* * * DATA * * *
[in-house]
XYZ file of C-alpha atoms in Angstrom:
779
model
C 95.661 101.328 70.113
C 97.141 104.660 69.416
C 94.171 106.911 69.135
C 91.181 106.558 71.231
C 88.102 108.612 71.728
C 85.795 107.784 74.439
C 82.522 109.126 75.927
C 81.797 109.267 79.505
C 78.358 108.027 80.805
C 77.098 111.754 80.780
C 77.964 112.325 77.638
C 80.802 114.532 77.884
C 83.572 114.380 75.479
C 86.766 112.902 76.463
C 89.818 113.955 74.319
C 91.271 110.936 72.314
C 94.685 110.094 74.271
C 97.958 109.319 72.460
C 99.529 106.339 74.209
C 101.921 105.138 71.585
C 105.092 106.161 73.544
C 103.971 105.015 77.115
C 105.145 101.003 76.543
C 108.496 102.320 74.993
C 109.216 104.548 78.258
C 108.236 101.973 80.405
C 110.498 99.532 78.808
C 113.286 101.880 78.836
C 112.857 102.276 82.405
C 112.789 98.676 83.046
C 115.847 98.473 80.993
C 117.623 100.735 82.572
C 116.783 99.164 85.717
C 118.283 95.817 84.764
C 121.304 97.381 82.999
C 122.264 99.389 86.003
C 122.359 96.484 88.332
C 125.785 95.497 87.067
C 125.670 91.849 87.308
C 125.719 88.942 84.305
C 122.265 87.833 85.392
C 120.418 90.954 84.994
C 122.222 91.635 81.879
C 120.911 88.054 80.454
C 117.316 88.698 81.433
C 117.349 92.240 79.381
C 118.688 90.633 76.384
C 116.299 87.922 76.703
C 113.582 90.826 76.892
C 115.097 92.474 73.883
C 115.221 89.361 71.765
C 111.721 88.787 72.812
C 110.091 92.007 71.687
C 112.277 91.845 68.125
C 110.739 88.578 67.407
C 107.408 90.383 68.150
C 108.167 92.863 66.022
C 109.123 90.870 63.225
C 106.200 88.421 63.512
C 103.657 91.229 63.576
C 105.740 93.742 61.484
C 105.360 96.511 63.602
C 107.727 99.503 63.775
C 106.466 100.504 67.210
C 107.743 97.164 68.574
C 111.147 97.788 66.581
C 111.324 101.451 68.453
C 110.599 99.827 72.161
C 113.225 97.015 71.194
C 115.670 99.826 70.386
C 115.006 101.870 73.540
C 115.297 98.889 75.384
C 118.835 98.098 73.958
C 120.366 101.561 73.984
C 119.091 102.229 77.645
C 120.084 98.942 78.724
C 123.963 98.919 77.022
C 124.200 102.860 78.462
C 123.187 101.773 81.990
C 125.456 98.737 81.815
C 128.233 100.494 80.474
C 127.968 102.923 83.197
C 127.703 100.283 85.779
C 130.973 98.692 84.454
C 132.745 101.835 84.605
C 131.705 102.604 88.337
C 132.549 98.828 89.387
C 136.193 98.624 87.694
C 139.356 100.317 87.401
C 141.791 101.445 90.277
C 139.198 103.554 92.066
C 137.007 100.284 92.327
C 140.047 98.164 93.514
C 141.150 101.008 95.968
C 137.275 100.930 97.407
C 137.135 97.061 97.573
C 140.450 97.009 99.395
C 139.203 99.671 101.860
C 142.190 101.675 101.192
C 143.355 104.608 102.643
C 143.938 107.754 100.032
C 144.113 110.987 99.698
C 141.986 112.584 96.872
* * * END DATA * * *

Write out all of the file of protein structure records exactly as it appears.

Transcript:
[in-house]
XYZ file of C-alpha atoms in Angstrom:
779
model
C 95.661 101.328 70.113
C 97.141 104.660 69.416
C 94.171 106.911 69.135
C 91.181 106.558 71.231
C 88.102 108.612 71.728
C 85.795 107.784 74.439
C 82.522 109.126 75.927
C 81.797 109.267 79.505
C 78.358 108.027 80.805
C 77.098 111.754 80.780
C 77.964 112.325 77.638
C 80.802 114.532 77.884
C 83.572 114.380 75.479
C 86.766 112.902 76.463
C 89.818 113.955 74.319
C 91.271 110.936 72.314
C 94.685 110.094 74.271
C 97.958 109.319 72.460
C 99.529 106.339 74.209
C 101.921 105.138 71.585
C 105.092 106.161 73.544
C 103.971 105.015 77.115
C 105.145 101.003 76.543
C 108.496 102.320 74.993
C 109.216 104.548 78.258
C 108.236 101.973 80.405
C 110.498 99.532 78.808
C 113.286 101.880 78.836
C 112.857 102.276 82.405
C 112.789 98.676 83.046
C 115.847 98.473 80.993
C 117.623 100.735 82.572
C 116.783 99.164 85.717
C 118.283 95.817 84.764
C 121.304 97.381 82.999
C 122.264 99.389 86.003
C 122.359 96.484 88.332
C 125.785 95.497 87.067
C 125.670 91.849 87.308
C 125.719 88.942 84.305
C 122.265 87.833 85.392
C 120.418 90.954 84.994
C 122.222 91.635 81.879
C 120.911 88.054 80.454
C 117.316 88.698 81.433
C 117.349 92.240 79.381
C 118.688 90.633 76.384
C 116.299 87.922 76.703
C 113.582 90.826 76.892
C 115.097 92.474 73.883
C 115.221 89.361 71.765
C 111.721 88.787 72.812
C 110.091 92.007 71.687
C 112.277 91.845 68.125
C 110.739 88.578 67.407
C 107.408 90.383 68.150
C 108.167 92.863 66.022
C 109.123 90.870 63.225
C 106.200 88.421 63.512
C 103.657 91.229 63.576
C 105.740 93.742 61.484
C 105.360 96.511 63.602
C 107.727 99.503 63.775
C 106.466 100.504 67.210
C 107.743 97.164 68.574
C 111.147 97.788 66.581
C 111.324 101.451 68.453
C 110.599 99.827 72.161
C 113.225 97.015 71.194
C 115.670 99.826 70.386
C 115.006 101.870 73.540
C 115.297 98.889 75.384
C 118.835 98.098 73.958
C 120.366 101.561 73.984
C 119.091 102.229 77.645
C 120.084 98.942 78.724
C 123.963 98.919 77.022
C 124.200 102.860 78.462
C 123.187 101.773 81.990
C 125.456 98.737 81.815
C 128.233 100.494 80.474
C 127.968 102.923 83.197
C 127.703 100.283 85.779
C 130.973 98.692 84.454
C 132.745 101.835 84.605
C 131.705 102.604 88.337
C 132.549 98.828 89.387
C 136.193 98.624 87.694
C 139.356 100.317 87.401
C 141.791 101.445 90.277
C 139.198 103.554 92.066
C 137.007 100.284 92.327
C 140.047 98.164 93.514
C 141.150 101.008 95.968
C 137.275 100.930 97.407
C 137.135 97.061 97.573
C 140.450 97.009 99.395
C 139.203 99.671 101.860
C 142.190 101.675 101.192
C 143.355 104.608 102.643
C 143.938 107.754 100.032
C 144.113 110.987 99.698
C 141.986 112.584 96.872